02/20/2014 05:15 pm ET Updated Feb 20, 2014

Why Ridiculous 'Tin Foil Hats' Are In Missouri's Budget Proposal

Well, this is sure to rile up anti-Common Core activists.

In addition to billions of suggested dollars for schools and scholarships, a newly proposed budget by the Missouri House Appropriations Committee on Education allots $8 for tin foil hats. Rep. Mike Lair (R-Chillicothe) proposed the tin foil provision as a dig at Common Core conspiracy theorists, who are paranoid the new education standards will lead to the widespread indoctrination of children. The $8 would be used “[f]or two rolls of high density aluminum to create headgear designed to deflect drone and/or black helicopter mind reading and control technology,” the budget says, as quoted by The Associated Press.

The Common Core State Standards are a set of new education benchmarks that were voluntarily adopted in 45 states, including Missouri. While the measure is designed to make sure students around the country are held to the same benchmarks, some conspiracy theorists have gone so far as to surmise that the Standards will turn children into mindless zombies, or open classrooms up to Nazi Germany-style government influence.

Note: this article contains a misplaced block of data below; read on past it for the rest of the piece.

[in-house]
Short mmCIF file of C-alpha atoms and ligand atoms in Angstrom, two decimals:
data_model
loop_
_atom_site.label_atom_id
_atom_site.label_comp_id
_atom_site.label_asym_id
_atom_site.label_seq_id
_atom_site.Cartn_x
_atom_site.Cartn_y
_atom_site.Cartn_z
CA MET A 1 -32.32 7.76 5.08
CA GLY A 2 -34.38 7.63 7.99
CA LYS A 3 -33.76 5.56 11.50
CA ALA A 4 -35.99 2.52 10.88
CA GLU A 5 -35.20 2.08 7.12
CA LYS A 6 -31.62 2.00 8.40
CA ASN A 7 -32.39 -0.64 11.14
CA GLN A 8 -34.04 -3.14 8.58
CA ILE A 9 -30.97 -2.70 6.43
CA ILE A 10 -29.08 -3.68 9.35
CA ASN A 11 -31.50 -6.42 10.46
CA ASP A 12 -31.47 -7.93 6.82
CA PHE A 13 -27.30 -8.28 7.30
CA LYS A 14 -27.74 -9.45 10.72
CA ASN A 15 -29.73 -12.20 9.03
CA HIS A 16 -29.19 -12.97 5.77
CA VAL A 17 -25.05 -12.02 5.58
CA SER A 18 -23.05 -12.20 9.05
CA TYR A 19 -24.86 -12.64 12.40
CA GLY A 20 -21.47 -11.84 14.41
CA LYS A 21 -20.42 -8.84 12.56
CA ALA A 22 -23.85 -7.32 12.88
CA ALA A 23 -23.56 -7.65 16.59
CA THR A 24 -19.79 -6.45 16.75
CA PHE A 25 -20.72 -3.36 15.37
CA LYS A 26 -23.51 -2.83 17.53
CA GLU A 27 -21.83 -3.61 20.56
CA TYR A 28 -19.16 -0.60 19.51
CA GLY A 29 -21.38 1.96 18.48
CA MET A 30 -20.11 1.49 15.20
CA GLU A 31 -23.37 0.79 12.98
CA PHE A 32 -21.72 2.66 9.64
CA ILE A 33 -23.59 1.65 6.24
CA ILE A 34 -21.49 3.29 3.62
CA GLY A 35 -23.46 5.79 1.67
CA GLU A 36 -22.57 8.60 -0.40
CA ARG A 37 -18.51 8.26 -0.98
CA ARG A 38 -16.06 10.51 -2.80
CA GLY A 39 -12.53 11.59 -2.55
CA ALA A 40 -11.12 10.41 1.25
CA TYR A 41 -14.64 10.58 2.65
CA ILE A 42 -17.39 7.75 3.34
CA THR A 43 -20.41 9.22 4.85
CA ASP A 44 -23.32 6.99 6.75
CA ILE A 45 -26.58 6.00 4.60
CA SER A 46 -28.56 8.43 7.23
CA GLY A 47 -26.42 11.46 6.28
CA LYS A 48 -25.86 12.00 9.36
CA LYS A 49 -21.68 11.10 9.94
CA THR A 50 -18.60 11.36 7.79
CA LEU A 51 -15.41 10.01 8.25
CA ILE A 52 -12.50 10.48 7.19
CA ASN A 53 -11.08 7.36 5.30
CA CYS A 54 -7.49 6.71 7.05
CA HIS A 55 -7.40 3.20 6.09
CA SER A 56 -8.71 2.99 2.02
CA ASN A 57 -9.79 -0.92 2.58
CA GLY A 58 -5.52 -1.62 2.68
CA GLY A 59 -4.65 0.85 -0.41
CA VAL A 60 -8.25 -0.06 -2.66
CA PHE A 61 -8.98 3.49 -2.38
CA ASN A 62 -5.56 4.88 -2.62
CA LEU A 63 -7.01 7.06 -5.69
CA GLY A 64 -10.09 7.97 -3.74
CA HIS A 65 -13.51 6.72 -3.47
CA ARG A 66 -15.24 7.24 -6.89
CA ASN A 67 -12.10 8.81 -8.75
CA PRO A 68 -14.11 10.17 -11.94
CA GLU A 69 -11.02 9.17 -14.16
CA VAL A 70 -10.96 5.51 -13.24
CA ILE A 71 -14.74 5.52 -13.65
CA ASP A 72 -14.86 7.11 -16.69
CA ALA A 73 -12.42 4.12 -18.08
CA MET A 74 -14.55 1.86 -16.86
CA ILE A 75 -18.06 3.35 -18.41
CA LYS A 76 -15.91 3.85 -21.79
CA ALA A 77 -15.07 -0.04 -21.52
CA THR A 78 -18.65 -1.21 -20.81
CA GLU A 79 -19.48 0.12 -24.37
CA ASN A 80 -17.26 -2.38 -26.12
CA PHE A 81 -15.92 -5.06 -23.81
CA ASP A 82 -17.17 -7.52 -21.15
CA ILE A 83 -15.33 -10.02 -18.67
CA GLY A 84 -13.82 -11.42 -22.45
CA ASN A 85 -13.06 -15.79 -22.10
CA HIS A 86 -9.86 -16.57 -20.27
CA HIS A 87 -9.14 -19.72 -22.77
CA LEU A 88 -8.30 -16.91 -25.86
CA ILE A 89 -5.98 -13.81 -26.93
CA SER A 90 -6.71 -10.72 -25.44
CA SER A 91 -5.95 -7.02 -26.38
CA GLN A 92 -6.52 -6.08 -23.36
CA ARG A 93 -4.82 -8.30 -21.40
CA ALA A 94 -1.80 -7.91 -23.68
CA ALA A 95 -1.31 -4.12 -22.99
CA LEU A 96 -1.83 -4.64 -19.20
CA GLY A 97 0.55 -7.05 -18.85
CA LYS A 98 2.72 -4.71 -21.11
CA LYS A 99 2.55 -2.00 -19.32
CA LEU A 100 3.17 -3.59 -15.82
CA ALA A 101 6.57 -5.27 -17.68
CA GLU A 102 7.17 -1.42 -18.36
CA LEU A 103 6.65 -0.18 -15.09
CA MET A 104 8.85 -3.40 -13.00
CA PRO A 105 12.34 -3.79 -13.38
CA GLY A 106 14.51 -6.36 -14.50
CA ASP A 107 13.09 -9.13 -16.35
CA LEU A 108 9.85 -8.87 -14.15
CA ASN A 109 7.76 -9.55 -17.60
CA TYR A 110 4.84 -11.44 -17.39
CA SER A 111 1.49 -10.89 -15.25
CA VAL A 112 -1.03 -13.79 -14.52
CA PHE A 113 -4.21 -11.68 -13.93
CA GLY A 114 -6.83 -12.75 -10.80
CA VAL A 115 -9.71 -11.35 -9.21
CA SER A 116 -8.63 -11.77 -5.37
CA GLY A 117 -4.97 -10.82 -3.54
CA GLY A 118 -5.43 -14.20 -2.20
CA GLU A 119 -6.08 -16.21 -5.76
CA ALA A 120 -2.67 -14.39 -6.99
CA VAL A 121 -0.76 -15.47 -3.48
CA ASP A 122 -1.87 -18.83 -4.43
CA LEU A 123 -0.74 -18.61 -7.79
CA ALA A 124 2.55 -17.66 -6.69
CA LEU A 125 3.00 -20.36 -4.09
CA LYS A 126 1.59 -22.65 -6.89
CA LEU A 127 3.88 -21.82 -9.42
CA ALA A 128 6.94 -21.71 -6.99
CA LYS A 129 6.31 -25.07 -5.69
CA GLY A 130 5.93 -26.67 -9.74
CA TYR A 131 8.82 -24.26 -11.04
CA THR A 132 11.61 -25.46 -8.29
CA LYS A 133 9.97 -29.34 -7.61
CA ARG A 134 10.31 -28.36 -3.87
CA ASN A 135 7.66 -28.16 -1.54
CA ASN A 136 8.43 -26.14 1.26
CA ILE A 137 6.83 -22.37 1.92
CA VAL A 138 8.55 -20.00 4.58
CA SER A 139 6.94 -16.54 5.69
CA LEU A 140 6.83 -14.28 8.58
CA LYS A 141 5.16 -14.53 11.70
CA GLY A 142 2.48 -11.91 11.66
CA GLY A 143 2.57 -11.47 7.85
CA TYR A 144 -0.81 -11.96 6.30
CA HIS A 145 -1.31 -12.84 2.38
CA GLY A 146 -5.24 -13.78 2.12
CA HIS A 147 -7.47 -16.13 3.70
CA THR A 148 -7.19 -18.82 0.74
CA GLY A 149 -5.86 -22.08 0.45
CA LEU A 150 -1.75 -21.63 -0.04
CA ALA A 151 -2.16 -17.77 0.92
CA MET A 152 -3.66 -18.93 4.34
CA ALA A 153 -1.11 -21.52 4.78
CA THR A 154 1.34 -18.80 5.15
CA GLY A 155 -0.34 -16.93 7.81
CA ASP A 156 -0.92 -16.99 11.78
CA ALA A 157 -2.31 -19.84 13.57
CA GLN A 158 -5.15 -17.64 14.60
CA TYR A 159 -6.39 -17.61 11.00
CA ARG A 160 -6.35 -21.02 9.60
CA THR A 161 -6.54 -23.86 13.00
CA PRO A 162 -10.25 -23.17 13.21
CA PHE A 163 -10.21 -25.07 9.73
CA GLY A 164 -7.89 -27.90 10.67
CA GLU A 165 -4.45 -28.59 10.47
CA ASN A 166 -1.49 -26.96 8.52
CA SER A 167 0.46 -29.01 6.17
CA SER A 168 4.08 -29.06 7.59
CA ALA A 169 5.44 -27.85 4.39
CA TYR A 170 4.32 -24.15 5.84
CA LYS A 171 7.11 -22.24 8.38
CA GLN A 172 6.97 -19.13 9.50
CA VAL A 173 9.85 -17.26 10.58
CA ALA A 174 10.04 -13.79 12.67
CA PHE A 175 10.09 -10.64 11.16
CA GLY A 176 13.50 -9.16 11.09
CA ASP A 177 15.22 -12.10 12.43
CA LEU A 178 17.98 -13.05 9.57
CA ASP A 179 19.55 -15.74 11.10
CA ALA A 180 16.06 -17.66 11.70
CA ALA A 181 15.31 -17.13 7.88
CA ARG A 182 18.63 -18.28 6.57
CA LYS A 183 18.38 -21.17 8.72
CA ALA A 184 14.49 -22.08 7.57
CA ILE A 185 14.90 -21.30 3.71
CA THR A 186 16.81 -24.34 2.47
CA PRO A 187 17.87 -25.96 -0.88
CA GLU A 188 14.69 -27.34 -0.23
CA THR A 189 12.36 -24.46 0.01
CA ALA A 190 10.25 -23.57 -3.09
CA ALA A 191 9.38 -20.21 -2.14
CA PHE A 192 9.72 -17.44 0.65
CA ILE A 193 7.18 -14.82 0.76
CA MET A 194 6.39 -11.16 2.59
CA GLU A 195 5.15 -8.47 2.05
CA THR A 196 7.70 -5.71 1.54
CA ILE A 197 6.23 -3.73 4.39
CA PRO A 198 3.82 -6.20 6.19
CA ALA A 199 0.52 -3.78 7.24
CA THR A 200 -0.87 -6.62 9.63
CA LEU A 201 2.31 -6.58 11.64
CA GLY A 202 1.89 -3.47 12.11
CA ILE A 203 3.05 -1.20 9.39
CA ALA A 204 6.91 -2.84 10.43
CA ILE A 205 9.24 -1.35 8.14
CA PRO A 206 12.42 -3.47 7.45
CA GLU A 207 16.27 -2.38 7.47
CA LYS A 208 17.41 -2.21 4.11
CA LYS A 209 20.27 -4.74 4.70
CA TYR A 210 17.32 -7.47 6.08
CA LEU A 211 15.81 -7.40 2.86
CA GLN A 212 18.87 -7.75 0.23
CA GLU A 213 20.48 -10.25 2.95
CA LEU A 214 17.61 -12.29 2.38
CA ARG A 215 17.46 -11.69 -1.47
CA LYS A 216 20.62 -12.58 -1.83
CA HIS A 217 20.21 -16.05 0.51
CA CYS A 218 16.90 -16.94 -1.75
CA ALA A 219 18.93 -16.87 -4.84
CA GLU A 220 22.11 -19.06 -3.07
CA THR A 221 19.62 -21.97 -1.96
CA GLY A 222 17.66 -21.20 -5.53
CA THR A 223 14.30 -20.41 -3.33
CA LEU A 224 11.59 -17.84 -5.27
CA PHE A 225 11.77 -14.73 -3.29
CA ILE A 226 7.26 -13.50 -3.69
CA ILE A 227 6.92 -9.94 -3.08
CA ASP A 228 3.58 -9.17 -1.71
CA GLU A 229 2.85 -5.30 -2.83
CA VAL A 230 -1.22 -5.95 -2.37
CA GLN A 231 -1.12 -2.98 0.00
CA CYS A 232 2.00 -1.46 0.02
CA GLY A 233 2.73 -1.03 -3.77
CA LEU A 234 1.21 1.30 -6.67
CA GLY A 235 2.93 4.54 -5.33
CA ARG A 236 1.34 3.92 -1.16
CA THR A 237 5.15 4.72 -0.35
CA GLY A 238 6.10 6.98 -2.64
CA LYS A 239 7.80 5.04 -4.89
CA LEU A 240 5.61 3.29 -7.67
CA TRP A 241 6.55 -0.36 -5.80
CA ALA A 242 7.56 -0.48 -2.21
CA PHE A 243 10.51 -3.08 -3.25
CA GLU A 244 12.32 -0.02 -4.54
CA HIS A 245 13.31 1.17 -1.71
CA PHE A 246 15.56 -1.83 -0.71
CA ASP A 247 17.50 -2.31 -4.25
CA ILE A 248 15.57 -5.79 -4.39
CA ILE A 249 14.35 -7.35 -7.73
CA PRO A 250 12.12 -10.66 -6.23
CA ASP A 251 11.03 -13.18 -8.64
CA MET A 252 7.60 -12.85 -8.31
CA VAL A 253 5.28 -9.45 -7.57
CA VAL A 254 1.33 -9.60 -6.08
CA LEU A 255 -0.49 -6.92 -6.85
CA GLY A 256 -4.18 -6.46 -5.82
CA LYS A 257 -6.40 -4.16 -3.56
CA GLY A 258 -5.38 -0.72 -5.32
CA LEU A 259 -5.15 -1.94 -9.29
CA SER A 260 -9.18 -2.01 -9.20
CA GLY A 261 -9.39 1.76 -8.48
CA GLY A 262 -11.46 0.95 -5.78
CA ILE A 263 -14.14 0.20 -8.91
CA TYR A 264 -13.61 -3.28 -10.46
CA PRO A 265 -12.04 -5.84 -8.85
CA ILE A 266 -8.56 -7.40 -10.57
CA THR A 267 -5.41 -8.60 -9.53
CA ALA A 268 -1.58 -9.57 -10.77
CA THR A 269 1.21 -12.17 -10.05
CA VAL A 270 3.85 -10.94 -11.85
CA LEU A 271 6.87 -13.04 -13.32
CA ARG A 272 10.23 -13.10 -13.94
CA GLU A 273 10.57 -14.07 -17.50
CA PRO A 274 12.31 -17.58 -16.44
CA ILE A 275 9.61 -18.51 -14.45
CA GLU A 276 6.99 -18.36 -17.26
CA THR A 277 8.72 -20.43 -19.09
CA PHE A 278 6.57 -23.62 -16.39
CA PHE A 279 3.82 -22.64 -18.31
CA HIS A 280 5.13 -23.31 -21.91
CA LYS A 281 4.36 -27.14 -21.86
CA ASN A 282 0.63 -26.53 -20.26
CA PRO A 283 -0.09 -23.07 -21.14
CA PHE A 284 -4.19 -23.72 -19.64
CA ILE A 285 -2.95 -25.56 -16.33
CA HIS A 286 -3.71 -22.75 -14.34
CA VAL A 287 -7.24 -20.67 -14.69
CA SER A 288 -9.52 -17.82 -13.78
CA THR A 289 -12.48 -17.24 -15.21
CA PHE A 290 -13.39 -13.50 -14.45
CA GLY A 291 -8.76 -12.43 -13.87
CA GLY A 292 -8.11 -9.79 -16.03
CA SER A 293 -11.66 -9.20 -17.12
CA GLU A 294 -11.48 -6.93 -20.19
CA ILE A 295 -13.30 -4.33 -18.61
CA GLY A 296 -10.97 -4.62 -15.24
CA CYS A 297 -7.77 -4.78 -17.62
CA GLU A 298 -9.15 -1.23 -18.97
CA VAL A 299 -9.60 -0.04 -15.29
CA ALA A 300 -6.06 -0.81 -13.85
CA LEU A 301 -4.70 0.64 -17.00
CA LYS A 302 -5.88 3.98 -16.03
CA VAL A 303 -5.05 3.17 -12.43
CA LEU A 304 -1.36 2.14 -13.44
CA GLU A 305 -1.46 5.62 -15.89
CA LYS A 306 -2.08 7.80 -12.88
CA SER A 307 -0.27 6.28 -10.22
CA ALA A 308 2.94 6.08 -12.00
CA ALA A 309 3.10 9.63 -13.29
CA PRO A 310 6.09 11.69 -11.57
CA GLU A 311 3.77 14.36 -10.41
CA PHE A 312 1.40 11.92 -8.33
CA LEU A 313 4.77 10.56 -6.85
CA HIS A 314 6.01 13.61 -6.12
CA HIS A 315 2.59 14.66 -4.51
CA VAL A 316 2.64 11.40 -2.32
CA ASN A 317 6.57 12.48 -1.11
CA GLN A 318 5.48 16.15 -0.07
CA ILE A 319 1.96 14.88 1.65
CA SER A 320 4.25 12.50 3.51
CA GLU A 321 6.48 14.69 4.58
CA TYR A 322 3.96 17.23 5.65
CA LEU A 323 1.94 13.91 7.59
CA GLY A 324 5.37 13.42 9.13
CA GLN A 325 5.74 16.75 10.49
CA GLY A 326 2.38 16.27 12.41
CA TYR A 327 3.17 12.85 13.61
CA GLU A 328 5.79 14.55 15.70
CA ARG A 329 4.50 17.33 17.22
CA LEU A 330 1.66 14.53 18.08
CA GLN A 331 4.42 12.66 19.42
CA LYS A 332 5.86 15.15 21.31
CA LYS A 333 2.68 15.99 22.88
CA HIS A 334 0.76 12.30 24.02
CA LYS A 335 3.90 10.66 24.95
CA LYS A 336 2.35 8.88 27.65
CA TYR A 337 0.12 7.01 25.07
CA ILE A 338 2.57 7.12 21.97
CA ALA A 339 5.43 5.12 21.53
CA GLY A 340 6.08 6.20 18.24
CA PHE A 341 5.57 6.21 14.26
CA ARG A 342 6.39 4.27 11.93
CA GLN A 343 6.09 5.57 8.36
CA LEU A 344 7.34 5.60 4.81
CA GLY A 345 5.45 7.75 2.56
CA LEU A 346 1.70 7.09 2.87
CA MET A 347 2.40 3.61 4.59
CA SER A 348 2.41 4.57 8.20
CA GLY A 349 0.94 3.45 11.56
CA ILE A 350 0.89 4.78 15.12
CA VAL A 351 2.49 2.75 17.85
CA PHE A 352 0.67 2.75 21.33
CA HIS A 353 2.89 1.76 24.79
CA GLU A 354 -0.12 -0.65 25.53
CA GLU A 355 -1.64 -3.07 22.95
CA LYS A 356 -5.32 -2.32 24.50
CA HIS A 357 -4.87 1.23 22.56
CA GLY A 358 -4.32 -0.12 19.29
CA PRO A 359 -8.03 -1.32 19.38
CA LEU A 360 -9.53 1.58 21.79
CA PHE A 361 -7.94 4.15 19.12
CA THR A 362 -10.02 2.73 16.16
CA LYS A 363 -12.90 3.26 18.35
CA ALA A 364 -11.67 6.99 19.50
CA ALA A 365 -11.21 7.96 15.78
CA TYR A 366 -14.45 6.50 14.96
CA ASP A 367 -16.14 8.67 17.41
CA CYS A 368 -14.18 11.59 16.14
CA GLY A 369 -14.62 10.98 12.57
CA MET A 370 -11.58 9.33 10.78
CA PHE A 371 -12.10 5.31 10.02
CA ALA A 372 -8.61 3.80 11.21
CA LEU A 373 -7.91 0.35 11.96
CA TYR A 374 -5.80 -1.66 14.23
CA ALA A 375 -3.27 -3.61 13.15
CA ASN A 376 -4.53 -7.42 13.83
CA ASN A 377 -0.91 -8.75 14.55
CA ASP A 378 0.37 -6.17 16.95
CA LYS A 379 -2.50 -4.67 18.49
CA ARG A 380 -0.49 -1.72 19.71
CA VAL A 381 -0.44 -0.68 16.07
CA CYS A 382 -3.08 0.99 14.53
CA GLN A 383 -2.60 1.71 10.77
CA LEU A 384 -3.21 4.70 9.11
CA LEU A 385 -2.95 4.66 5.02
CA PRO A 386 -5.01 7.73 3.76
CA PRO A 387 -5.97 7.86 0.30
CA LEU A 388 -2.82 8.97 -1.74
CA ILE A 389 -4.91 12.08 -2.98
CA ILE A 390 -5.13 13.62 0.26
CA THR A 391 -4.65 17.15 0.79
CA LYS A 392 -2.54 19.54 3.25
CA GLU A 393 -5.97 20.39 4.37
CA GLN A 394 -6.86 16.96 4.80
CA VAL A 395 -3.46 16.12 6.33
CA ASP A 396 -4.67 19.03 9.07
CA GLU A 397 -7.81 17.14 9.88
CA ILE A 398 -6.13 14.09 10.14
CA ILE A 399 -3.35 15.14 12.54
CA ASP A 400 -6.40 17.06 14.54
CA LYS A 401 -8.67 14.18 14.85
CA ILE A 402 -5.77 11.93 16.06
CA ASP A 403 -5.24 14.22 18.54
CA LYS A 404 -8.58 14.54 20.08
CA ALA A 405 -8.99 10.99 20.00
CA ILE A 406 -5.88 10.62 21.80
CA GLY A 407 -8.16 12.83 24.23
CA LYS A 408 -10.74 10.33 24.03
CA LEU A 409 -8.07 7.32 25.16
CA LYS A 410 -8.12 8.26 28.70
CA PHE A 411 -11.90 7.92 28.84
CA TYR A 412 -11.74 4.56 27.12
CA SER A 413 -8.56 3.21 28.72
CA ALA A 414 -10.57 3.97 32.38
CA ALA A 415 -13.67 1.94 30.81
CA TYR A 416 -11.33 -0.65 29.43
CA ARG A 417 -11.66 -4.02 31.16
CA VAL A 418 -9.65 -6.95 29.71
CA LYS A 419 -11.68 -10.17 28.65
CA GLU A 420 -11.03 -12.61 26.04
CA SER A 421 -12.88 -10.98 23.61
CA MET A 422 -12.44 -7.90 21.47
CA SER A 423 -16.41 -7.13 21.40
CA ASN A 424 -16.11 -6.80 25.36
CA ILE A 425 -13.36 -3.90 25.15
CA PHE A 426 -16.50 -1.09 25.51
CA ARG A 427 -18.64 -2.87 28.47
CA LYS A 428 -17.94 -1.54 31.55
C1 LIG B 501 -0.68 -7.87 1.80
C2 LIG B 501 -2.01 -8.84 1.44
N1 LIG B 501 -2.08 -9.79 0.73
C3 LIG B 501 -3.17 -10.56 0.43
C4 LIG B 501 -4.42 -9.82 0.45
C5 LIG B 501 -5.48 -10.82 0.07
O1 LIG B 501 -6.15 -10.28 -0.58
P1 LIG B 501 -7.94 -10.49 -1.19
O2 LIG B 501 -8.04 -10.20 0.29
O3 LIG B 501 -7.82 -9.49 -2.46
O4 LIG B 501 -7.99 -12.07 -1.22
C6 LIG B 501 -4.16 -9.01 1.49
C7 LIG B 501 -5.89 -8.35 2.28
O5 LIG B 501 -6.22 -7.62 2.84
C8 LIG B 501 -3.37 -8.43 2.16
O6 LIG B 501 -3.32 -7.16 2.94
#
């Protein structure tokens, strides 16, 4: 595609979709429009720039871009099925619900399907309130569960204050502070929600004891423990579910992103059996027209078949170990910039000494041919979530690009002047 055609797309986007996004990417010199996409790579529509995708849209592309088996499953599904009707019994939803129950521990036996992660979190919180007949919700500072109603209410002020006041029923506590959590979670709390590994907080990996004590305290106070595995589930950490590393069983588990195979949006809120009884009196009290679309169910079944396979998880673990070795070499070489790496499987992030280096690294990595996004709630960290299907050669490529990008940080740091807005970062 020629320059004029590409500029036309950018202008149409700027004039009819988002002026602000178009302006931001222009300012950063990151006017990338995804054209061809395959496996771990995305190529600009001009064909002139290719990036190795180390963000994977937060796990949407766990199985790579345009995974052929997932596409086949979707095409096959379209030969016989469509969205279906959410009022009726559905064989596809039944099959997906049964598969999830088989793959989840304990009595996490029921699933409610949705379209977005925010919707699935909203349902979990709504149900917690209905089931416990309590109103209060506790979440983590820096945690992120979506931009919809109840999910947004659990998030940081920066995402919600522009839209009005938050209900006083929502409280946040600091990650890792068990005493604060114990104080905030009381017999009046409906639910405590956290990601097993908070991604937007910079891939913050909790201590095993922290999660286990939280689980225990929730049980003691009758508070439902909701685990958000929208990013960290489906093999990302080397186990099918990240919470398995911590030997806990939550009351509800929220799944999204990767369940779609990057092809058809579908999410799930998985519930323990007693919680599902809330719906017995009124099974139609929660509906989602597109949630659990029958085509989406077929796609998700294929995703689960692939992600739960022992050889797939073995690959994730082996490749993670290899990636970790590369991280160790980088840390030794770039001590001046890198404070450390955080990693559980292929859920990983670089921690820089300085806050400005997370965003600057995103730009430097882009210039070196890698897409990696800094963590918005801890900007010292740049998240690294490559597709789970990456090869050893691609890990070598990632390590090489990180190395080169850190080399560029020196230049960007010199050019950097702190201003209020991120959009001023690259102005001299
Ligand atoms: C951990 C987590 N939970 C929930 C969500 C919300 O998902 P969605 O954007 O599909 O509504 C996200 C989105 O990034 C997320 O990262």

Lair, who is a former teacher, says the tin foil provision was meant as a direct jab at Common Core conspiracy theorists.

In Missouri, Common Core opponents have been trying to block implementation of the educational initiative. According to The Columbia Daily Tribune, the tin foil hat money was tied to an amendment that would bar Missouri from accepting federal grants that are connected with the Common Core rollout.

“If you can’t deal with folks with logic, you use humor,” Lair told the Tribune. “This is to stop all the problems from the black helicopters and drones. This is high density foil.”

His desk was later covered in tin foil. It is unclear who is behind the prank.

Anti-Common Core activists have taken to Twitter to deride Lair's tongue-in-cheek contribution to the proposed budget:

A survey released this week shows a majority of Americans don't know what the Common Core State Standards are. Among those who are actually familiar with the Standards, more support the initiative than not. The survey also found that most Americans favor uniform education standards throughout the country (which happens to be one of the main aims of the Common Core), suggesting that most Americans would support the Standards if they knew more about them.